Tag Archives: Hercule Poirot

#Bookreview ‘The Killings at Kingfisher Hill’ by @sophiehannahCB1 #crime

Red herrings, twists and turns, lots of lies, confusing motivations and a long list of characters make The Killings at Kingfisher Hill by crime writer Sophie Hannah the type of book you need to read when fully alert. Fourth in Hannah’s series of continuation Hercule Poirot mysteries, I finished it with mixed feelings. Sophie Hannah

Direct comparisons of Hannah and Christie seem unfair as these are continuation novels. Christie was a highly accomplished author who balanced likeable characters with dense but ultimately solveable crimes, while at the same time making the novels appealingly comfortable to read. If The Killings at Kingfisher Hill were a standalone novel featuring an unknown detective, it would be free of these comparisons. I enjoyed The Mystery of Three Quarters, third of Hannah’s Poirot novels, and will continue to read this series. It has also given me renewed impetus to re-read the Christie originals.

The complications start at the beginning. Poirot and Inspector Edward Catchpool are about to board a char-a-banc for Surrey and the exclusive Kingfisher Hill development, when they encounter not one but two women passengers behave strangely. One fears she is about to be murdered on the bus if she sits in a specific seat. The second woman confesses she has killed someone. Christie’s novels always have options – for victim, and murderer – but the options here did seem rather full-on with numerous characters introduced or mentioned in quick succession with none fully-formed in my mind. At one point I felt as Inspector Catchpool does, ‘My mind blurred, then went blank.’ So many possibilities in quick succession made me long for Christie’s more leisurely pace. True to character, Poirot is totally in charge of his investigation. He tells Catchpool, ‘Once one has a point of focus, all of the other details start to arrange themselves around it.’

Throughout I felt two steps away from the action because the murder has happened before the book begins. We are told the story of Poirot’s investigation by Catchpool and hear much of the necessary information as told to Poirot by third parties. Hearsay. I longed to be in the moment as it actually happened, or at the very least immediately afterwards – I think here of Poirot in Murder on the Orient Express, Evil Under the Sun and Death on the Nile.

The Killings at Kingfisher Hill wasn’t quite what I expected.

Here’s my review of The Mystery of Three Quarters.

If you like this, try:-
No Other Darkness’ by Sarah Hilary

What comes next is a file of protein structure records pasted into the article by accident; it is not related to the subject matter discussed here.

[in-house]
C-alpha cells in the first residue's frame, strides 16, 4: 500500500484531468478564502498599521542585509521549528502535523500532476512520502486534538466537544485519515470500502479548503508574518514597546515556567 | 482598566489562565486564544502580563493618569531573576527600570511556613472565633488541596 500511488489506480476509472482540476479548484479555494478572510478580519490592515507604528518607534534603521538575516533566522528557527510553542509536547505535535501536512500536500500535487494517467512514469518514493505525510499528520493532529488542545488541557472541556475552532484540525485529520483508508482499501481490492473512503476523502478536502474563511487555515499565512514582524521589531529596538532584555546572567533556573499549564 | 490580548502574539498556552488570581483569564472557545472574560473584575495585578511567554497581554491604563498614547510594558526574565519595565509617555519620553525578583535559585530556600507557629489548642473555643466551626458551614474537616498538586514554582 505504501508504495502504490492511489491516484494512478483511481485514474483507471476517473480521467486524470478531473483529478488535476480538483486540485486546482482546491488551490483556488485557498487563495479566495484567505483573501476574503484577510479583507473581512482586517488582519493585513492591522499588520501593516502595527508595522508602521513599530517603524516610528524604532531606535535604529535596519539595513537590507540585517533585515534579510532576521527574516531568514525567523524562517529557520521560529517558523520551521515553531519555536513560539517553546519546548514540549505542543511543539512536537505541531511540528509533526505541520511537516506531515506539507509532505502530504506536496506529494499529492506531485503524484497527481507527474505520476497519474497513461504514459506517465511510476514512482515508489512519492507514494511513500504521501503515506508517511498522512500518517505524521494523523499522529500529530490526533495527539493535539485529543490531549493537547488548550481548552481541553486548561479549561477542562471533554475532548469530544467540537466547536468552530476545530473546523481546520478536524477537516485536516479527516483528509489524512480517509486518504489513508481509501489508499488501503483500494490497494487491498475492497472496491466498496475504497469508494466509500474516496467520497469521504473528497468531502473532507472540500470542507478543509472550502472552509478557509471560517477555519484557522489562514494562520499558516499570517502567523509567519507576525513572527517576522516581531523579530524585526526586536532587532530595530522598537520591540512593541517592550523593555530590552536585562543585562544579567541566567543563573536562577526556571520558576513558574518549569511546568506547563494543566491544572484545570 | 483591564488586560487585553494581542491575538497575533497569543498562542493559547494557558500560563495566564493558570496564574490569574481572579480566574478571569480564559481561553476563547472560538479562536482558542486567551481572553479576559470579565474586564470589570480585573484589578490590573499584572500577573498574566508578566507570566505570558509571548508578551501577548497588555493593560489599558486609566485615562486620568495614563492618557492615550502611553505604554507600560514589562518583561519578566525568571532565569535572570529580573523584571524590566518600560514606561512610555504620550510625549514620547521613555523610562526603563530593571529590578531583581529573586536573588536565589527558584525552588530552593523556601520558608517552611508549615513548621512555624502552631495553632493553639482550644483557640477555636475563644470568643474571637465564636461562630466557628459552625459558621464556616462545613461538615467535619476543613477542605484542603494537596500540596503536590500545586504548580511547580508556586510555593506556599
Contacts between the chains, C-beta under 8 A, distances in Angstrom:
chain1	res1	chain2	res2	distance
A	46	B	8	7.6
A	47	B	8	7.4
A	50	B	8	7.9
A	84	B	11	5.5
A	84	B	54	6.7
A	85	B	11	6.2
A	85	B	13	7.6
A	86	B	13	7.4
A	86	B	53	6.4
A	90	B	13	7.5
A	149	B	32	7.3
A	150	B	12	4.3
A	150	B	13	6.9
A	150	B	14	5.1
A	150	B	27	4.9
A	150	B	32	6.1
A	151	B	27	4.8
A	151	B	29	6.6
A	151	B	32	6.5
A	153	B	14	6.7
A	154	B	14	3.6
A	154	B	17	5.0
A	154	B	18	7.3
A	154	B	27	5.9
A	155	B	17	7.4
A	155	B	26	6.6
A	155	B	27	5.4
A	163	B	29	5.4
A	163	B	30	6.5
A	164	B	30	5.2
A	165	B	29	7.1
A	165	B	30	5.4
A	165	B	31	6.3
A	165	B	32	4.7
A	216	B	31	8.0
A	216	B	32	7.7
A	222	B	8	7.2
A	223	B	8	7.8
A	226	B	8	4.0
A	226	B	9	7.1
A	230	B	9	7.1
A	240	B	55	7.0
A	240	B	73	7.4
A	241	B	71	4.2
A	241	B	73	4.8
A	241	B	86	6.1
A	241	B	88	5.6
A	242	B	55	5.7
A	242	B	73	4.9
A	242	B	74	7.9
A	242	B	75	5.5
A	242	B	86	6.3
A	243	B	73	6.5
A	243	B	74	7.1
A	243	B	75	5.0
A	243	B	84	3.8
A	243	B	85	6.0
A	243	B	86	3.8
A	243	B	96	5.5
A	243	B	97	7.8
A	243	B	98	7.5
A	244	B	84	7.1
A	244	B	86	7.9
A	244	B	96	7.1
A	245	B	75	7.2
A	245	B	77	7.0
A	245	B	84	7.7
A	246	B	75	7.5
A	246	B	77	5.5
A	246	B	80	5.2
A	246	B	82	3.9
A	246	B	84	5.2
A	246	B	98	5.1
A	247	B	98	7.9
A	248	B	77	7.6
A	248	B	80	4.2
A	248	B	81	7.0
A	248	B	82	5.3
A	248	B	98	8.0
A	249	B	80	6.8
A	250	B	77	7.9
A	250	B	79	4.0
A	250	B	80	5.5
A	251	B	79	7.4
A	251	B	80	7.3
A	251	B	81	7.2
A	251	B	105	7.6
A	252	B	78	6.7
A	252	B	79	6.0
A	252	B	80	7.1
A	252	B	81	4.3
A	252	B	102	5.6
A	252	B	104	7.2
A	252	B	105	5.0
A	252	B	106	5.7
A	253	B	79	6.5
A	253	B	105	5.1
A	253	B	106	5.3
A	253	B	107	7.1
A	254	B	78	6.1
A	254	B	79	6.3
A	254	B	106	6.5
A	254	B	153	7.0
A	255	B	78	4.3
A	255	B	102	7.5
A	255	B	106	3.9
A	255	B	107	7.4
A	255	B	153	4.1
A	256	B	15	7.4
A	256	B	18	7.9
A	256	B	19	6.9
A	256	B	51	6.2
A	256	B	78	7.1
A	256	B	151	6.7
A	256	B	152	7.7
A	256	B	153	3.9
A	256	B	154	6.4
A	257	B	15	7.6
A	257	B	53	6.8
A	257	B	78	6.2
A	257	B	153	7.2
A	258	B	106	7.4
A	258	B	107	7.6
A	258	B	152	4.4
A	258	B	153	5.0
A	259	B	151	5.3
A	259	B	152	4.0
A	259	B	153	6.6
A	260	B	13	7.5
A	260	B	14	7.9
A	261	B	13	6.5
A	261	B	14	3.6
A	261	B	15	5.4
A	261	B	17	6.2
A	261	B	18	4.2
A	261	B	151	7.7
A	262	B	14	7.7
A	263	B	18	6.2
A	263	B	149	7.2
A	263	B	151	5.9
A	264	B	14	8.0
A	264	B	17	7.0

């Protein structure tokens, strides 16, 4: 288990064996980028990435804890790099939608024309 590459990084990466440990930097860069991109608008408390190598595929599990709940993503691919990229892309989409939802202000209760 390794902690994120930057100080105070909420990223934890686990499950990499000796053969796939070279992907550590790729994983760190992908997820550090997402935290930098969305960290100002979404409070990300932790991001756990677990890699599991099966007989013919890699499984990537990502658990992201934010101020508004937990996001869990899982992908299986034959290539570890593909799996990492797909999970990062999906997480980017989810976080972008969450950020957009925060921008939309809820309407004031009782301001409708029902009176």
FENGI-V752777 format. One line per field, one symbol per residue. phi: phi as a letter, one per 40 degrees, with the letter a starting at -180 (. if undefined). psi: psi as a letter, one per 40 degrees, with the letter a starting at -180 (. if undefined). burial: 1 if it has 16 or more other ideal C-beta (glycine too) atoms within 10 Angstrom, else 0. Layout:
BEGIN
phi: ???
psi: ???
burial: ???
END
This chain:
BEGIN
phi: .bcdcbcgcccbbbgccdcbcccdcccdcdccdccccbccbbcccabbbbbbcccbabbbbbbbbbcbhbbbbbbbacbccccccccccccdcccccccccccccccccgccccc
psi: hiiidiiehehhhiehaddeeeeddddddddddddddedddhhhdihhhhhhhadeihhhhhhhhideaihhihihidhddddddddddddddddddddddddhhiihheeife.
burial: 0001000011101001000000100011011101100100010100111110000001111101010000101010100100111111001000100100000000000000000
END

Cover Her Face’ by PD James
The Secrets of Gaslight Lane’ by MRC Kasasian

And if you’d like to tweet a link to THIS post, here’s my suggested tweet:
THE KILLINGS AT KINGFISHER HILL by @sophiehannahCB1 #bookreview https://wp.me/p5gEM4-58W via @Sandra Danby

#Bookreview ‘The Mystery of Three Quarters’ by @sophiehannahCB1 #crime #mystery

I am not a great lover of continuation series, books written by a new author after the death of the much-loved originator. It seems a cynical moneymaking move and I fear it will ruin my love of the original author’s books. I grew up loving Agatha Christie and have not, until now, been tempted to read the new Poirot stories by Sophie Hannah. But about to go on holiday, feeling tired and longing for something familiar but new, I picked up The Mystery of Three Quarters. And what a delight it is. Sophie Hannah

The story starts as Poirot is challenged in turn by four strangers, each accusing him of naming them as a murderer. Affronted that fraudulent letters have been sent in his name, Poirot sets out to investigate. He suspects however that the supposed victim Barnabas Pandy does not exist. But Pandy does exist, or did, for 94-year old Barnabas Pandy is dead, drowned in his bath. Told by Poirot’s police sidekick, Inspector Edward Catchpool, this is a clever and mystifying story of Pandy, his two grand-daughters, and long-buried guilt and shame.

Hannah writes with ease and I slipped seamlessly into loving and believing in her Poirot. As with all good crime fiction, I had suspicions about the identity of the murderer but only during Poirot’s customary reveal did I connect together the unpredictable clues laid so carefully throughout the novel. And as always, it is satisfying to know I had guessed correctly. At 400 printed pages The Mystery of Three Quarters is longer than Christie’s Poirot novels, which come in at under 300 pages, but I flew through it in one day. Just the ticket for a holiday read.

If you like this, try:-
The Silent Twin’ by Caroline Mitchell
‘An Uncertain Place’ by Fred Vargas
A Death in the Dales’ by Kate Brody

And if you’d like to tweet a link to THIS post, here’s my suggested tweet:
THE MYSTERY OF THREE QUARTERS by @sophiehannahCB1 #bookreview https://wp.me/p5gEM4-3yD via @Sandra Danby